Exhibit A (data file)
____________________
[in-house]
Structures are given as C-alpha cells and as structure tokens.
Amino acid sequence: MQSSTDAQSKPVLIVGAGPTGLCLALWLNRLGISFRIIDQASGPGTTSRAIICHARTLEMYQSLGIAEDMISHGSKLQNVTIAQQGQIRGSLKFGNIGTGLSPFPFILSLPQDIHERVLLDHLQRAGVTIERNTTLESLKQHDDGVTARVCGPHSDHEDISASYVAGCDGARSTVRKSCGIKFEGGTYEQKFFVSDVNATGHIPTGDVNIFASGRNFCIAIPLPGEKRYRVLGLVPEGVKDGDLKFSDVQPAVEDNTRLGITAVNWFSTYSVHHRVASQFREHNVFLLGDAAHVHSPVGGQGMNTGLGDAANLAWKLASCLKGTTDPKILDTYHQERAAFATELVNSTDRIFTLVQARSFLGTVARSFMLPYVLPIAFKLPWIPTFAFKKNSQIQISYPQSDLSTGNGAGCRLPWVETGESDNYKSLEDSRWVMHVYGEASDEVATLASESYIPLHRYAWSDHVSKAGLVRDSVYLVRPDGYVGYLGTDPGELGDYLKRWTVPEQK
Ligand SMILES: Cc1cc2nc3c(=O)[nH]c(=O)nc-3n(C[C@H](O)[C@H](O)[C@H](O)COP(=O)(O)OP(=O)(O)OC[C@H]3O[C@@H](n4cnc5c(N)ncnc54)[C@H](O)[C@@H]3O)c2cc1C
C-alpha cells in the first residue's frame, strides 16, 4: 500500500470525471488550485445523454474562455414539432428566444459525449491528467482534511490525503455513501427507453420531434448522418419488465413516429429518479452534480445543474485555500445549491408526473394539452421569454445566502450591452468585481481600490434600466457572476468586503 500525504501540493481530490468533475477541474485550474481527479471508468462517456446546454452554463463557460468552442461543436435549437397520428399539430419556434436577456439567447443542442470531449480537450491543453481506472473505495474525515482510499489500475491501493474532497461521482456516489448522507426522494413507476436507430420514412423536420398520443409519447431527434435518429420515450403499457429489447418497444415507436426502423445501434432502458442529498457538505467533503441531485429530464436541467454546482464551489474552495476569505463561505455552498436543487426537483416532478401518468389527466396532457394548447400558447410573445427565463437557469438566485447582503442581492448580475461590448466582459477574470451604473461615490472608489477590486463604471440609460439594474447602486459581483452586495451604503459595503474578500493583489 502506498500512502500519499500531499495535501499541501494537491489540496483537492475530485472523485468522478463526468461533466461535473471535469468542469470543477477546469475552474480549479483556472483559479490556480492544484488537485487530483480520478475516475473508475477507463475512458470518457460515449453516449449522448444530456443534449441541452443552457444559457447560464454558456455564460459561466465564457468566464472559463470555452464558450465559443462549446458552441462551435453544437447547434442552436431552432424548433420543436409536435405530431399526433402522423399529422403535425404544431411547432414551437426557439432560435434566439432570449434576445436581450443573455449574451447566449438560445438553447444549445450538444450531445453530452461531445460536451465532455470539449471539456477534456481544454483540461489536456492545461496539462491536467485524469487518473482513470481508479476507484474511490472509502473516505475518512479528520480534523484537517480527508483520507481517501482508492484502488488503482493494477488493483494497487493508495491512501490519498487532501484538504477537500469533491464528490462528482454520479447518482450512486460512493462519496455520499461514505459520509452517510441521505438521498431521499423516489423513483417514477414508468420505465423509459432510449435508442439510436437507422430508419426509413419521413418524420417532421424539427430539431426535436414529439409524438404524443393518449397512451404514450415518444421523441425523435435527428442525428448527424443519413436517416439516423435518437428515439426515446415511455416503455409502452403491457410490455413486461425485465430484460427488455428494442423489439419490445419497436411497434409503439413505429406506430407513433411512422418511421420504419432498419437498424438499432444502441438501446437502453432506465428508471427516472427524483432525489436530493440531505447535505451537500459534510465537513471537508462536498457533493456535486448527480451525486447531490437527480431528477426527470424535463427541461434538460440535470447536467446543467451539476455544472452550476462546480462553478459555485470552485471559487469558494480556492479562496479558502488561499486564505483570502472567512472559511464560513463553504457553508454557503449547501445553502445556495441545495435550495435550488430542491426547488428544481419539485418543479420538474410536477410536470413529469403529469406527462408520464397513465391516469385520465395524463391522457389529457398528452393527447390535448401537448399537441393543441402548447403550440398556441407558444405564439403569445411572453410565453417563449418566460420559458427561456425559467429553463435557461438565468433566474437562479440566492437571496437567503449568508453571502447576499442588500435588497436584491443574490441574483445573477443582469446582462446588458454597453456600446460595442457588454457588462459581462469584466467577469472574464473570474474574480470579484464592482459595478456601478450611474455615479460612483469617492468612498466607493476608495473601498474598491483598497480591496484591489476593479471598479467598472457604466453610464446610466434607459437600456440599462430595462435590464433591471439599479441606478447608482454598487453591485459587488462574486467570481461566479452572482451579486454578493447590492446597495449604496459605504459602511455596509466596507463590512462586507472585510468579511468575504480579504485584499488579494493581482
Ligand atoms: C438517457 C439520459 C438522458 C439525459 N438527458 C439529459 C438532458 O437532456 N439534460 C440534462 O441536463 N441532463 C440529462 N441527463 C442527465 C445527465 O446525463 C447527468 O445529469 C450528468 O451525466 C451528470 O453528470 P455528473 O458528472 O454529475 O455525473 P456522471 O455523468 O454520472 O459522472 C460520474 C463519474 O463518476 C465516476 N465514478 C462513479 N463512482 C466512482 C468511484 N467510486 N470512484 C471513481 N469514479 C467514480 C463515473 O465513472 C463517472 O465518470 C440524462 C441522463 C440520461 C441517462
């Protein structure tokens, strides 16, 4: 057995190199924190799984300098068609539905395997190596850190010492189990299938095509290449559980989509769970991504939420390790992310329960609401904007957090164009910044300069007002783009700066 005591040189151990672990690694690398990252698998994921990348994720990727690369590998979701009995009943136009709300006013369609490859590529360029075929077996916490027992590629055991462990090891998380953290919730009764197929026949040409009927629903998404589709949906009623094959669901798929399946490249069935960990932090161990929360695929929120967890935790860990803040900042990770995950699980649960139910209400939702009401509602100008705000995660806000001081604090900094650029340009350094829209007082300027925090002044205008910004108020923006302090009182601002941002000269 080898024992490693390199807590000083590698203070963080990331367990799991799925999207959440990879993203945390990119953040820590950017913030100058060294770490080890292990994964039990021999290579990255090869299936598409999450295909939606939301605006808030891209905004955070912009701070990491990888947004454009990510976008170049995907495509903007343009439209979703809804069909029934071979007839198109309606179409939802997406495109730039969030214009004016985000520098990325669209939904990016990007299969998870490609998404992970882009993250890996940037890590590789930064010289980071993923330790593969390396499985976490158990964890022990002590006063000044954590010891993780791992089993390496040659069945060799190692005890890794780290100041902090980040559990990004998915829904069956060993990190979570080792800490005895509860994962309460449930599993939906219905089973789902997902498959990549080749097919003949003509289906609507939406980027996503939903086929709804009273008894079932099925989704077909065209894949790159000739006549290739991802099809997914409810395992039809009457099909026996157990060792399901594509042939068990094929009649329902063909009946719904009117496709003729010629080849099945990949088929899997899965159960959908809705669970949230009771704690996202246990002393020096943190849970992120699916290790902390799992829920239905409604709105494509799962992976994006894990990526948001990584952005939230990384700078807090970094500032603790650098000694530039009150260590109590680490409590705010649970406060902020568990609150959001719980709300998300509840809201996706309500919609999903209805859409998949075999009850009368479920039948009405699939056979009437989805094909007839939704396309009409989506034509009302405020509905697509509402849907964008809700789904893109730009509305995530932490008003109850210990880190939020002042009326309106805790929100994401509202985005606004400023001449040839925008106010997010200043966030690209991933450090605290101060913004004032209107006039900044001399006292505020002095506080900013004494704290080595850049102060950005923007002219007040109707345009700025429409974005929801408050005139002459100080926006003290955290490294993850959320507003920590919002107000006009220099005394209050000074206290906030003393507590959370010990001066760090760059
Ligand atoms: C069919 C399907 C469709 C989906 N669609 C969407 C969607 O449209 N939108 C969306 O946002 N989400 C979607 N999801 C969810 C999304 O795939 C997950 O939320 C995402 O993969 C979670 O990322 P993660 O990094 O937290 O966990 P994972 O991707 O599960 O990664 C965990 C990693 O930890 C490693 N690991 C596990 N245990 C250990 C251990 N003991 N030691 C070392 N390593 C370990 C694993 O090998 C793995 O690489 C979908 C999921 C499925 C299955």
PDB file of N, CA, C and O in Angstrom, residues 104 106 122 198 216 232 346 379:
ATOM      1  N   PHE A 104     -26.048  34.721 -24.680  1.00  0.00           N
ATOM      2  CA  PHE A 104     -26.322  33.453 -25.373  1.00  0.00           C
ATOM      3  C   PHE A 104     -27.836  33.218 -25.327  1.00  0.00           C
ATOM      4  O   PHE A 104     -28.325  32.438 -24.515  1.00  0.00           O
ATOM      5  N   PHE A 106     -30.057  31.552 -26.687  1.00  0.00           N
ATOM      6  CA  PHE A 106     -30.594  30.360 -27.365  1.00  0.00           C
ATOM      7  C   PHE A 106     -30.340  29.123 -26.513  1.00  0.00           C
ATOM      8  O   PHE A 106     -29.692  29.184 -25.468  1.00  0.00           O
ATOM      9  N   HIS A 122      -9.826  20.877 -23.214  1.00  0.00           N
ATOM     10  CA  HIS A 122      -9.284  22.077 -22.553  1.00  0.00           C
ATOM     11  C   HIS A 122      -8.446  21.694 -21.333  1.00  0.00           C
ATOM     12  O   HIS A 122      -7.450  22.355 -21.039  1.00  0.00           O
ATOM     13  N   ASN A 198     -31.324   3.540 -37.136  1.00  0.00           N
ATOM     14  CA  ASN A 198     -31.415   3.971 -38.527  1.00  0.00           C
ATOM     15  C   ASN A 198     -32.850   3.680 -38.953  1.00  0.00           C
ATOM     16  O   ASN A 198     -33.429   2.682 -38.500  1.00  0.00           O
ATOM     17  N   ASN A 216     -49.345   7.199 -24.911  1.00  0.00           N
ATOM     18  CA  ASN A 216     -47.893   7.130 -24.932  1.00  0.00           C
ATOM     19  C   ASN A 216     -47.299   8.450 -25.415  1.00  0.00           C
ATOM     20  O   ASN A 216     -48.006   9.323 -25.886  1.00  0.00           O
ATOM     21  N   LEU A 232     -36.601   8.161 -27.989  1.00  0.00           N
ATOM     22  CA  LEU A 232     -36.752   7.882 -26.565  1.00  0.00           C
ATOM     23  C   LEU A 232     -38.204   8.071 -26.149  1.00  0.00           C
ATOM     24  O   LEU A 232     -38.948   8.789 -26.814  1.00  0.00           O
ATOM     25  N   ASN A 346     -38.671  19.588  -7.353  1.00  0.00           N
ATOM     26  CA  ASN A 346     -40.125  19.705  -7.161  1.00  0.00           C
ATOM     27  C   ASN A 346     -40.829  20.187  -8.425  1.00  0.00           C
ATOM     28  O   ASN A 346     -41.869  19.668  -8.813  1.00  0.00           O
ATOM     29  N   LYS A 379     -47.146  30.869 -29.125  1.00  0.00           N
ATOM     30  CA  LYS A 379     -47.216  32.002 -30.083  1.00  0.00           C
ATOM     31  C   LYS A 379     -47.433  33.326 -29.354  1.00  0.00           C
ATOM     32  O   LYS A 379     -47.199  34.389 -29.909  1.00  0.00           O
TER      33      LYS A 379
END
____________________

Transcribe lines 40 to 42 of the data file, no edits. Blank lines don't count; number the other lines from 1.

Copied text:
ATOM     31  C   LYS A 379     -47.433  33.326 -29.354  1.00  0.00           C
ATOM     32  O   LYS A 379     -47.199  34.389 -29.909  1.00  0.00           O
TER      33      LYS A 379